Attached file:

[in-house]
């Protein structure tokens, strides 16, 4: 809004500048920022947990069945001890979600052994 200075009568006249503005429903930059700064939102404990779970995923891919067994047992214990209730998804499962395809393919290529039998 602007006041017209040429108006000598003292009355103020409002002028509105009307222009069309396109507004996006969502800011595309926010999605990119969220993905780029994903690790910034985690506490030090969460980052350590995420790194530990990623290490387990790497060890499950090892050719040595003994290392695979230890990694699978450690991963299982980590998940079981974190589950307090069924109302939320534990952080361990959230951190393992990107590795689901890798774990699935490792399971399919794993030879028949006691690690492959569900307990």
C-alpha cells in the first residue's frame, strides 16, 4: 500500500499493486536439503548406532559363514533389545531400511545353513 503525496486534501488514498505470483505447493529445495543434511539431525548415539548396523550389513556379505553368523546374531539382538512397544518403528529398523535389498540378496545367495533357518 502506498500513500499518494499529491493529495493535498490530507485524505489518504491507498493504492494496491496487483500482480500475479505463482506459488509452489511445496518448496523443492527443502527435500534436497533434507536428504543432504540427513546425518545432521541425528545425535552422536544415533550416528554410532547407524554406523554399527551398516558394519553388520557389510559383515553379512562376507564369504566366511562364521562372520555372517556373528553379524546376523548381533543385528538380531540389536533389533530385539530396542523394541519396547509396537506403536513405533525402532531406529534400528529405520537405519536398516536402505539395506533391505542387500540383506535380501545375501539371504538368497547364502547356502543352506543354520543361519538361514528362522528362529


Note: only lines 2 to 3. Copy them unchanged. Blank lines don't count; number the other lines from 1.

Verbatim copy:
């Protein structure tokens, strides 16, 4: 809004500048920022947990069945001890979600052994 200075009568006249503005429903930059700064939102404990779970995923891919067994047992214990209730998804499962395809393919290529039998 602007006041017209040429108006000598003292009355103020409002002028509105009307222009069309396109507004996006969502800011595309926010999605990119969220993905780029994903690790910034985690506490030090969460980052350590995420790194530990990623290490387990790497060890499950090892050719040595003994290392695979230890990694699978450690991963299982980590998940079981974190589950307090069924109302939320534990952080361990959230951190393992990107590795689901890798774990699935490792399971399919794993030879028949006691690690492959569900307990």
C-alpha cells in the first residue's frame, strides 16, 4: 500500500499493486536439503548406532559363514533389545531400511545353513 503525496486534501488514498505470483505447493529445495543434511539431525548415539548396523550389513556379505553368523546374531539382538512397544518403528529398523535389498540378496545367495533357518 502506498500513500499518494499529491493529495493535498490530507485524505489518504491507498493504492494496491496487483500482480500475479505463482506459488509452489511445496518448496523443492527443502527435500534436497533434507536428504543432504540427513546425518545432521541425528545425535552422536544415533550416528554410532547407524554406523554399527551398516558394519553388520557389510559383515553379512562376507564369504566366511562364521562372520555372517556373528553379524546376523548381533543385528538380531540389536533389533530385539530396542523394541519396547509396537506403536513405533525402532531406529534400528529405520537405519536398516536402505539395506533391505542387500540383506535380501545375501539371504538368497547364502547356502543352506543354520543361519538361514528362522528362529